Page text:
counterpoises and two cords wound about horizontal bobbins in such a way
as to produce by their winding up a forward motion in a vertical plane,
and subsequently a backward movement to the starting place. Supposing
the motive cords properly wound around vertical bobbins, instead of a
horizontal one, and we have the half revolution of Bacchus and Victory,
as well as the complete revolution of the bacchantes.

The successive lighting of the two altars, the flow of milk and wine,
and the noise of drums and cymbals were likewise obtained by the aid of
cords moved by counterpoises, and the lengths of which were graduated
in such a way as to open and close orifices, at the proper moment, by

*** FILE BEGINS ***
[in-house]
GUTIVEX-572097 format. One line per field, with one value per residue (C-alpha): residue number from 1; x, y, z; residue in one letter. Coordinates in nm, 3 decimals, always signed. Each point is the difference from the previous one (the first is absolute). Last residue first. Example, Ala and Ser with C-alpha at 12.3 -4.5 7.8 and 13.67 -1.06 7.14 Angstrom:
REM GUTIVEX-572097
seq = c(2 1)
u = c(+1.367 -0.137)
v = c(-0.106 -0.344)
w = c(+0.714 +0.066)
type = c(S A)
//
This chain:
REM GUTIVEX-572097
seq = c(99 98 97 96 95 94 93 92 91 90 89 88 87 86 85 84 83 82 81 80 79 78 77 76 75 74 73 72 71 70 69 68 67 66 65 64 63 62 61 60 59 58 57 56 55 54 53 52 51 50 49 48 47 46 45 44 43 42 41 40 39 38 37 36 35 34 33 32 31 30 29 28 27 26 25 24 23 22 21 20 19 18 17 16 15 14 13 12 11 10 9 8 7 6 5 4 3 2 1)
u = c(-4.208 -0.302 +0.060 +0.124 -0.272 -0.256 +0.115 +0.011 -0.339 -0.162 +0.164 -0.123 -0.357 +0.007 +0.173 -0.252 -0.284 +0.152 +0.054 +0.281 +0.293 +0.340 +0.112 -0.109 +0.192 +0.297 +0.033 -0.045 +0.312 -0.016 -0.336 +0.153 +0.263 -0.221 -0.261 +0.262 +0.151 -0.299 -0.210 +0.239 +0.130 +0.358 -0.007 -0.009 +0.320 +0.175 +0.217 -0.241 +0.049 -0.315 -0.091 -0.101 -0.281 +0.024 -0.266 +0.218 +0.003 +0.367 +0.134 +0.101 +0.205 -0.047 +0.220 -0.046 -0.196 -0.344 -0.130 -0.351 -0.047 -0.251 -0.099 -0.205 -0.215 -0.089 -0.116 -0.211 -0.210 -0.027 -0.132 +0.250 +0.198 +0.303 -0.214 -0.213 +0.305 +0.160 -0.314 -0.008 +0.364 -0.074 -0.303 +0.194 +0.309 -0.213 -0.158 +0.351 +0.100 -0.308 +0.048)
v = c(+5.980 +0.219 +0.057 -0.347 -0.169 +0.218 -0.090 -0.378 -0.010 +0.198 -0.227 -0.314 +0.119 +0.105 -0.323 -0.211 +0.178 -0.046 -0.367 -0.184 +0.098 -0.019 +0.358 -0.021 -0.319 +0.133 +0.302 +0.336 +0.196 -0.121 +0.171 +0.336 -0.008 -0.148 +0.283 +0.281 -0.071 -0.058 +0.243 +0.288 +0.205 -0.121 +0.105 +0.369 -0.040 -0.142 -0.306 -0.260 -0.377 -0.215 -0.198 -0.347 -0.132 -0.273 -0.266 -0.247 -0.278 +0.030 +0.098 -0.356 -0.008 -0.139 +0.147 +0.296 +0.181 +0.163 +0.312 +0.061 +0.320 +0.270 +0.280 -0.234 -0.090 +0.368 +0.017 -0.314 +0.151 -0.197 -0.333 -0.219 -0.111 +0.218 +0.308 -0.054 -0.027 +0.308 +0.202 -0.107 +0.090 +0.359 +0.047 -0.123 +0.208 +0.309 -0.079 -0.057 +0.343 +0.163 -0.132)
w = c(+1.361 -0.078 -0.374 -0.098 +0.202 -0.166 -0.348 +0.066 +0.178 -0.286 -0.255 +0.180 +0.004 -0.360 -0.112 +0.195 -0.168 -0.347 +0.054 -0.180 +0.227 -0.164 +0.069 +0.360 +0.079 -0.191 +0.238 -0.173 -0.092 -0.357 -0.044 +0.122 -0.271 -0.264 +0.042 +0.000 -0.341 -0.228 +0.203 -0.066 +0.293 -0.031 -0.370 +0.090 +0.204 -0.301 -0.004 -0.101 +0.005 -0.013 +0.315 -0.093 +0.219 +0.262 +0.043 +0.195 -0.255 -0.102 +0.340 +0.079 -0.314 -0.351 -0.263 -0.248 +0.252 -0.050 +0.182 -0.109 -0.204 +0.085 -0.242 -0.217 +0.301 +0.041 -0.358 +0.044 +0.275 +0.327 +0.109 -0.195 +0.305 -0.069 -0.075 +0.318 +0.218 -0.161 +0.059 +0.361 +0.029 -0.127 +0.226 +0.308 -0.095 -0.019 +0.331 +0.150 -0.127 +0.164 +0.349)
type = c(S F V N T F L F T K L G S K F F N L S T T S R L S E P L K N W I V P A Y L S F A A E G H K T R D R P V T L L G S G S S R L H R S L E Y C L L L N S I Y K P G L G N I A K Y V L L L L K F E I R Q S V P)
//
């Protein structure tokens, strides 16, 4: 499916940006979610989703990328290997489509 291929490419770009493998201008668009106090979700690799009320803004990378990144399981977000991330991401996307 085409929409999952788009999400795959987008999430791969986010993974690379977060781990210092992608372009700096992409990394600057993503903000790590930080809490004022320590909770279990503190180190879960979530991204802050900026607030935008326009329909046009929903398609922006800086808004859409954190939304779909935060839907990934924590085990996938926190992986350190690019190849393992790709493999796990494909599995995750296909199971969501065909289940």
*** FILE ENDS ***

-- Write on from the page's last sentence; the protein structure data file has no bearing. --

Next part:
acting through traction on sliding valves which kept them closed.

Small pieces of combustible material were piled up beforehand on the two
altars, the bodies of which were of metal, and in the interior of which
were hidden small lamps that were separated from the combustible by a
metal plate which was drawn aside at the proper moment by a small
chain. The flame, on traversing the orifice, thus communicated with the

The milk and wine which flowed out at two different times through the
thyrsus and cup of Bacchus came from a double reservoir hidden under the
roof of the temple, over the orifices. The latter communicated, each of
them, with one of the halves of the reservoir through two tubes inserted
in the columns of the small edifice. These tubes were prolonged under
the floor of the stage, and extended upward to the hands of Bacchus. A